Making a difference

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By Kirsten Laskey

An odd-ball team makes an enormous impact on the world in “Charlie Wilson’s War.”

The movie, which was based on a true story, depicts a foul-mouth CIA agent, a rich domineering socialite and a womanizing congressman successfully pulling off a covert operation, the affects of which are still being felt today.

In the early 1980s, the Cold War was in action and while Rep. Wilson glugged down scotch and skinny dipped in hot tubs, Russia was wrecking havoc on Afghanistan. Through a series of events, Wilson does something that is rather remarkable; he puts the cap back on the bottle and gets up out the tub to take action.

The story the movie presents is wonderful; an unlikely trio cleverly gets the Afghanis the necessary weapons to penetrate, explode and completely destroy Russia’s helicopters and run the Red Army right out of the country.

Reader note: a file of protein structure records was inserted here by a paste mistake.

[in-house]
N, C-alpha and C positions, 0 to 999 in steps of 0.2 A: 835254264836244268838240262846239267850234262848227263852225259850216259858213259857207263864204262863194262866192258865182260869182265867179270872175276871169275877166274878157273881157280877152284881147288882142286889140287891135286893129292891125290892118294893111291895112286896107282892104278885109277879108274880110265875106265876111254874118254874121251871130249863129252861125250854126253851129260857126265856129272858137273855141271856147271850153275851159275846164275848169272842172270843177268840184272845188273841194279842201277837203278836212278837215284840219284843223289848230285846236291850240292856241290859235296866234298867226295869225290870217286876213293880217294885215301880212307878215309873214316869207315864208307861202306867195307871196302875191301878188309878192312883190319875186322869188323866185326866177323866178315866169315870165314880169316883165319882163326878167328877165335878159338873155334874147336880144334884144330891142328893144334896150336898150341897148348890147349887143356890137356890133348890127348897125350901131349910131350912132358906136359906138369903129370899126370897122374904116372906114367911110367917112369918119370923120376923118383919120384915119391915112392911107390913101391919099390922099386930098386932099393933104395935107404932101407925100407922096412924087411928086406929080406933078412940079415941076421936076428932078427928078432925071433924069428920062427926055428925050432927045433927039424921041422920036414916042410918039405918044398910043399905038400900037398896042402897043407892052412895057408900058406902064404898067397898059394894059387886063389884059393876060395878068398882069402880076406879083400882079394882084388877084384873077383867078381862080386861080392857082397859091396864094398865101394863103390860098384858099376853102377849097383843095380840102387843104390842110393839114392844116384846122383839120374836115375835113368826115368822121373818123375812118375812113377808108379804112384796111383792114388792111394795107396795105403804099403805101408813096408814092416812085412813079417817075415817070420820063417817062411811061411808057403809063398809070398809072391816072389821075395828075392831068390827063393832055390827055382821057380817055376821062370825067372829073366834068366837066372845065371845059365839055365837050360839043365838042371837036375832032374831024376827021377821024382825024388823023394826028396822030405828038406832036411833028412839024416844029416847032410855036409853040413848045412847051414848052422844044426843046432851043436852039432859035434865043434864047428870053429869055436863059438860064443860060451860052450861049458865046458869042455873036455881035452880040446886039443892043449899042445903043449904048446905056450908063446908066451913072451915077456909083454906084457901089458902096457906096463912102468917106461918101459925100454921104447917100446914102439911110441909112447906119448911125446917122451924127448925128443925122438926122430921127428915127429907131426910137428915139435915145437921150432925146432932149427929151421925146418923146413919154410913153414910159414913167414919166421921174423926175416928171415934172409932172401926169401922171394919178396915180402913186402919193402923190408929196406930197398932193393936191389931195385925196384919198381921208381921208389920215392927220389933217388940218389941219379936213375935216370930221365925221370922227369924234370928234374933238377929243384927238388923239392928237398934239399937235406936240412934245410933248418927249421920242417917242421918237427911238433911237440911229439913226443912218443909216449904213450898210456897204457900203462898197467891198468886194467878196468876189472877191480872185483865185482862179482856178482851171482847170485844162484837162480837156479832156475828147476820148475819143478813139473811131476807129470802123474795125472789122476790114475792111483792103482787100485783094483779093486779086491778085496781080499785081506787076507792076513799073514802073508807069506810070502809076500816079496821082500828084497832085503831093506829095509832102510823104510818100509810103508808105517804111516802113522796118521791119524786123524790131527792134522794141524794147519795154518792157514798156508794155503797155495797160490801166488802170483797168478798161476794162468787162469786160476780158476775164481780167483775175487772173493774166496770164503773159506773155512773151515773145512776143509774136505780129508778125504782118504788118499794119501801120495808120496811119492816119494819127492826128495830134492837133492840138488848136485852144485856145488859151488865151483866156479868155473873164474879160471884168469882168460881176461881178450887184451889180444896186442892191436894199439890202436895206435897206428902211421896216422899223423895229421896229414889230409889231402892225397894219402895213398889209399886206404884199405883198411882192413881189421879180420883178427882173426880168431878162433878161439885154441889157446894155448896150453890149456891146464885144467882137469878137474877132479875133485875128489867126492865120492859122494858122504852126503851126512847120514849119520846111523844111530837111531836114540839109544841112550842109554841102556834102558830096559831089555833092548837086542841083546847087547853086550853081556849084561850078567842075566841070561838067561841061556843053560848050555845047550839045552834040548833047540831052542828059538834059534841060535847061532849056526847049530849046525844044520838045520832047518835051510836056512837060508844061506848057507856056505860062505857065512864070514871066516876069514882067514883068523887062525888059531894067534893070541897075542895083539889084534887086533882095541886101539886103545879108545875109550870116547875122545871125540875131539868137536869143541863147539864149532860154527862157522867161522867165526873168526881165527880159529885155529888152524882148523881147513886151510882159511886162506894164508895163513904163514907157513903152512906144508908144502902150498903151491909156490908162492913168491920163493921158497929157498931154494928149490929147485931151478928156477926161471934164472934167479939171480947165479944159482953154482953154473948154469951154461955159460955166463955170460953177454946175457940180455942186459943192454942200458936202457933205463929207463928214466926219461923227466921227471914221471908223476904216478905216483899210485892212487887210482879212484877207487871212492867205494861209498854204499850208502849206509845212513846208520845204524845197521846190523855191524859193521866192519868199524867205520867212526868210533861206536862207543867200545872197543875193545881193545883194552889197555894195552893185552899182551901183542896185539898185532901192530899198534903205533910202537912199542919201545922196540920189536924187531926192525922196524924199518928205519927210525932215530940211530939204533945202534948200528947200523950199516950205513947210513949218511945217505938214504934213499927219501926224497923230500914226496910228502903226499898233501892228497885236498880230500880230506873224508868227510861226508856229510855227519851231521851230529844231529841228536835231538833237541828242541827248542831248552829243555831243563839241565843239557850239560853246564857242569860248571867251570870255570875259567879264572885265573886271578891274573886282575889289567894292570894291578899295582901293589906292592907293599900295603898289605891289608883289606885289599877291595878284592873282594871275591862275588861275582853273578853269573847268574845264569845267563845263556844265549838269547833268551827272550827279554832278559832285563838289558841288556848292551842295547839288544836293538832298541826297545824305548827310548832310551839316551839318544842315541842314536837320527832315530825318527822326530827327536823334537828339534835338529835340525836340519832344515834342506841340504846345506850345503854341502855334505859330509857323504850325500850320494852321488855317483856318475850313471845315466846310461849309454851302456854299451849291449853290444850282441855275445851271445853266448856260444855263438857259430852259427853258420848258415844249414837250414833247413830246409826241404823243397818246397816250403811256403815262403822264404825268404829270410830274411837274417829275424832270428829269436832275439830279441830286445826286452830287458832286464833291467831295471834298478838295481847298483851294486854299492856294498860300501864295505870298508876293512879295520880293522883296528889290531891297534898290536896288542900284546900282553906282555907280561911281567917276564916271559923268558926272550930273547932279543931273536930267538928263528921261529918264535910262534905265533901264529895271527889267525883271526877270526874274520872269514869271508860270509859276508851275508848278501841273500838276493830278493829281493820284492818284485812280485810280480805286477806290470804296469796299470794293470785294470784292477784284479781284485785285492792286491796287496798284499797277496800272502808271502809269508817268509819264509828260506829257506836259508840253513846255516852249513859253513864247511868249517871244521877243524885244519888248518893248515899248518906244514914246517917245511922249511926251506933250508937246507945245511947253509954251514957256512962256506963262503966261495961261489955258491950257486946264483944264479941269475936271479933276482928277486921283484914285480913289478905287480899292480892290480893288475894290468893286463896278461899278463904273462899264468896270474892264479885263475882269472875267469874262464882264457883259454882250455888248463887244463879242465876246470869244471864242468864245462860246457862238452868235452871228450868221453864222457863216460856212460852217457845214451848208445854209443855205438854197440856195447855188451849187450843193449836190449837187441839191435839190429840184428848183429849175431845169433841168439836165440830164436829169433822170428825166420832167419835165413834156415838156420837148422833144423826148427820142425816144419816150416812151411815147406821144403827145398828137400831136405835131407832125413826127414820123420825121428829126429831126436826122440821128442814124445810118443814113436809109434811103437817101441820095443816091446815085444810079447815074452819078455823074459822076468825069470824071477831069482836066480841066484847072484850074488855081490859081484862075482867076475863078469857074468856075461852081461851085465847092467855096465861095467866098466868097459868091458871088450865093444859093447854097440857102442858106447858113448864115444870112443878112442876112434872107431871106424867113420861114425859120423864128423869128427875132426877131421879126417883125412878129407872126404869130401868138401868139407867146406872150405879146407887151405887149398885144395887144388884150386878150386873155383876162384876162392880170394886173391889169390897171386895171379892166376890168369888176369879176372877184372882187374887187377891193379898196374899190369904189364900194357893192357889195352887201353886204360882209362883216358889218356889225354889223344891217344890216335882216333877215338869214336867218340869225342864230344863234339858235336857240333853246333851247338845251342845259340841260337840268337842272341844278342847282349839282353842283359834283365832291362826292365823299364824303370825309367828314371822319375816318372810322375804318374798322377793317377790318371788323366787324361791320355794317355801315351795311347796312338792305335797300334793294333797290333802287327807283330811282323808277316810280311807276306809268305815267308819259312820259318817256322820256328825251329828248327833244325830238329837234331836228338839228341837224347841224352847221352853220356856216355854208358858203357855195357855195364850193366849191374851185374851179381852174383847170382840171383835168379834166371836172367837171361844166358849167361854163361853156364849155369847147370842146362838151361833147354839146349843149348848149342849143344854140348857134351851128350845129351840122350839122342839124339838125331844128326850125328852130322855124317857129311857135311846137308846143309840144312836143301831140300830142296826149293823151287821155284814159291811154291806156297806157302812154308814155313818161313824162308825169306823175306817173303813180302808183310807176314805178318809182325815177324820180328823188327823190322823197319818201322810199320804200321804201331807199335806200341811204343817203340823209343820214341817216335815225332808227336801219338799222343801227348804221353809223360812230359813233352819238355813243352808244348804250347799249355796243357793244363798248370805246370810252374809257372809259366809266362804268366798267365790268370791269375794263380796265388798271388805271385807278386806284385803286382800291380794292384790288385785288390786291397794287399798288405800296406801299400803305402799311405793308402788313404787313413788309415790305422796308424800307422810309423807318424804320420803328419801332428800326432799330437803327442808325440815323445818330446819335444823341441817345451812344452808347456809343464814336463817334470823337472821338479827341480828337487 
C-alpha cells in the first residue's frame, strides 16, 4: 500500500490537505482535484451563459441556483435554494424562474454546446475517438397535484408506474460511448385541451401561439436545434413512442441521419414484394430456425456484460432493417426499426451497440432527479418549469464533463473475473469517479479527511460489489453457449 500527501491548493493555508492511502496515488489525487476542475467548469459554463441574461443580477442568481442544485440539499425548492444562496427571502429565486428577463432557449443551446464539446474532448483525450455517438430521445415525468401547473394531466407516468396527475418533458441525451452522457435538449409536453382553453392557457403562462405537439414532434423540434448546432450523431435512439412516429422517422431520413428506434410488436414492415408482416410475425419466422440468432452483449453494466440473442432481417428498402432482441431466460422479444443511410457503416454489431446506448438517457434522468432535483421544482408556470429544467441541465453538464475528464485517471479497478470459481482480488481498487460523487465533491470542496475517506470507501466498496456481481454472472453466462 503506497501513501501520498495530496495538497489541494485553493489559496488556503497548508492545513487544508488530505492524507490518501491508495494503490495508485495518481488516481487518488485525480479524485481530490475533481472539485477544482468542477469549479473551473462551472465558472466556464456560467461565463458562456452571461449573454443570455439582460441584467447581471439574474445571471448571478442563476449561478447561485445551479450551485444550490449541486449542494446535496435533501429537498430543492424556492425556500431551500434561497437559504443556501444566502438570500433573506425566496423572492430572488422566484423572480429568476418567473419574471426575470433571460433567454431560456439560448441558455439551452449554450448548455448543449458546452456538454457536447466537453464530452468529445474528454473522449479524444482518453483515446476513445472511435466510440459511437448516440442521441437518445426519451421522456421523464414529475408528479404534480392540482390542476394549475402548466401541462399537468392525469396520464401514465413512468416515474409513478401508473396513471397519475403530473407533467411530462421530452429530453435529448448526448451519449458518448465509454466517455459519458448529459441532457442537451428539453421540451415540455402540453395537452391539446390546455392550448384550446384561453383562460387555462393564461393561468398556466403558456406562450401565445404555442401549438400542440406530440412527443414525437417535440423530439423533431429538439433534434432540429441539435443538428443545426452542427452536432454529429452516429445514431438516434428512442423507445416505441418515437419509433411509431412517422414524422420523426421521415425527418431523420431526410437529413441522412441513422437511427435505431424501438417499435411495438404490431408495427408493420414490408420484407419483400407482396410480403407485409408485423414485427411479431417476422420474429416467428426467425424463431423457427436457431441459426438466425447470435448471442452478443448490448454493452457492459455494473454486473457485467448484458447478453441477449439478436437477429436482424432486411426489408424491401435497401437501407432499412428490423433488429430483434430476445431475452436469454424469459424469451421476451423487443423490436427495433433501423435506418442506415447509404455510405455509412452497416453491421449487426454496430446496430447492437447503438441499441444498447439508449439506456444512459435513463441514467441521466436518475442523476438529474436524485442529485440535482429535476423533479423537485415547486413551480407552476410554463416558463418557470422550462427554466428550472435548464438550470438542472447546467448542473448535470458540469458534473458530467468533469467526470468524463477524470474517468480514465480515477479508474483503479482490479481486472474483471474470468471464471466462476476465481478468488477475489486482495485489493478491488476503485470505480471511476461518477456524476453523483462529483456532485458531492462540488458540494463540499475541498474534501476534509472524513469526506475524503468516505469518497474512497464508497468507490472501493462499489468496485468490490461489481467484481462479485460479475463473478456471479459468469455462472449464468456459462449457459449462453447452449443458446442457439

Their work helps end the Cold War, the good guys get their freedom, the bad guys are ruined and Charlie Wilson is honored as a hero.

The major criticism of the movie seems to be that it ends the story there. History, however, continues. Some of the people who were given the weapons are now known as Al Qaeda.

But what makes the movie so great is that it celebrates taking enormous risks to make a difference and hints, at the end of the movie, of the consequences of not completely following through on the work.

It also helps that there is a stellar cast. It’s fun to see Tom Hanks (Wilson) be a charming deviant and Julia Roberts (Joanne Herring) act as a radical socialite. Phillip Seymour Hoffman is excellent as the gruff CIA agent Gust Avrakotos.

The movie will screen at 6:30 p.m. at Mesa Public Library.

The movie is part of the library’s Free Film Series, which is sponsored by the Friends of the Library.